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Nearly 7 years ago, I was incredibly stupid and made a few bad decisions. I ended up with (1) a felony charge, which was then reduced to a misdemeanor, and finally reduced to an infraction (a fine) - court records show that it was officially "dismissed" as a charge, and (2) a misdemeanor charge, which was later dismissed upon completion of a 4-hour diversion course. Nothing whatsoever has happened in the ensuing 7 years, and I fully disclosed all of this in my LS application. I've also had specific conversations with school admin about this w/r/t bar admissions and have been told it should not be an issue.
So my question now is, do I disclose this at the outset, between offer and acceptance? That one firm alone was explicit about the offer being contingent upon a background check, but that leads me to believe others are as well.
Do I need to disclose this to other firms, even if they don't mention the background check in their offer letter? My nightmare scenario is that I don't disclose that, and later on as an SA, they find this info out with a not-previously-mentioned background check. I don't want to surprise anyone with the skeletons in the closet.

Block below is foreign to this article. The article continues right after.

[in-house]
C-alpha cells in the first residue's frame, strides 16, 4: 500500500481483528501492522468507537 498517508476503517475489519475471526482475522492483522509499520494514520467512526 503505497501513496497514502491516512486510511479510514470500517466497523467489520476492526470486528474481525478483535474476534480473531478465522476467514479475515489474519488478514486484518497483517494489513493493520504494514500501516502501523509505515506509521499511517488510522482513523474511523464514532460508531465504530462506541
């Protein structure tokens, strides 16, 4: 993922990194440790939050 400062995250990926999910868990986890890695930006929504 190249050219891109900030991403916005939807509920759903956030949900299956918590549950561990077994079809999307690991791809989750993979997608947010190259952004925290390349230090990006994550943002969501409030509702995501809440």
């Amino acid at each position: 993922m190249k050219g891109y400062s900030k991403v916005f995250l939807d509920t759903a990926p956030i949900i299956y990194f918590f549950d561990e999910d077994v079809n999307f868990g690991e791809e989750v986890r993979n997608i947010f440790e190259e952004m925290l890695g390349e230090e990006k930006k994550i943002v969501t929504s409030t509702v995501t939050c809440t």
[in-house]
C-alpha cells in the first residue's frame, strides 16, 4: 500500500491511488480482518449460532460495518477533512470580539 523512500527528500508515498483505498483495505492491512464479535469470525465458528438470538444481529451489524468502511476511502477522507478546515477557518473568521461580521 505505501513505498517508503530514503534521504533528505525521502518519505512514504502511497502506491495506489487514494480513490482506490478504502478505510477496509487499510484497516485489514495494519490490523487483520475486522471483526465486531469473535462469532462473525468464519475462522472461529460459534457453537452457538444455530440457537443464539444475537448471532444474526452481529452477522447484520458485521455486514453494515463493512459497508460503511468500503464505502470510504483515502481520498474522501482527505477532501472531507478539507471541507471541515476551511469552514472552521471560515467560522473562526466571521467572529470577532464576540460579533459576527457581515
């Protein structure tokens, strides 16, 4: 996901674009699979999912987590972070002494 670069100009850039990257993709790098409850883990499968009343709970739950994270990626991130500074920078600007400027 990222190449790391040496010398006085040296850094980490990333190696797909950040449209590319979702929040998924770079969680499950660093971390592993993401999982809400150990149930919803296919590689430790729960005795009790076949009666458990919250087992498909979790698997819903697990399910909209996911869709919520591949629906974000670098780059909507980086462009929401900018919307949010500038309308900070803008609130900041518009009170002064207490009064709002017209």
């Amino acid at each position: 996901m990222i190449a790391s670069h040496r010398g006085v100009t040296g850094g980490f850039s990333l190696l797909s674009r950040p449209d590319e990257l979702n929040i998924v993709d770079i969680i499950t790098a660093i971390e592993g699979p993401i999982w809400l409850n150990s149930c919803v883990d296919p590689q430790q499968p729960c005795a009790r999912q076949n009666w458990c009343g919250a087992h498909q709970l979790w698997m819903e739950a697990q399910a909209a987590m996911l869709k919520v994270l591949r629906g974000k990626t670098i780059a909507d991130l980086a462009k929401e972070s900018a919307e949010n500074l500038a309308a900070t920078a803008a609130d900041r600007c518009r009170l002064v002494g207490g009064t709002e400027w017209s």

Perhaps I'm overthinking this, considering both charges are listed in the records as dismissed, but it's still "on the record" and looks scary to me to see the word "felony" on my background check, no matter the ultimate outcome.
My mental sanity would appreciate any advice.
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I guess it depends on the specific acts in question. Obviously this is personal and not sure how willing you are to discuss.
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Law firms--like most professional employers--routinely perform background checks on new hires. Any big law firm that makes you an offer will do a background check before you start working there. All offers are essentially conditioned on background checks.Anonymous User wrote: Only one of those offers disclosed in its "terms of offer" that the offer is conditioned upon subsequent completion of a background check, reference check, etc.
Your criminal background probably won't be a problem, though it depends somewhat on what your "bad decisions" actually were. It's not so much about "felony" versus 'misdemeanor"; it's more about the type of crime you committed. For example, misdemeanor embezzlement would likely be a bigger problem than felony drug possession.
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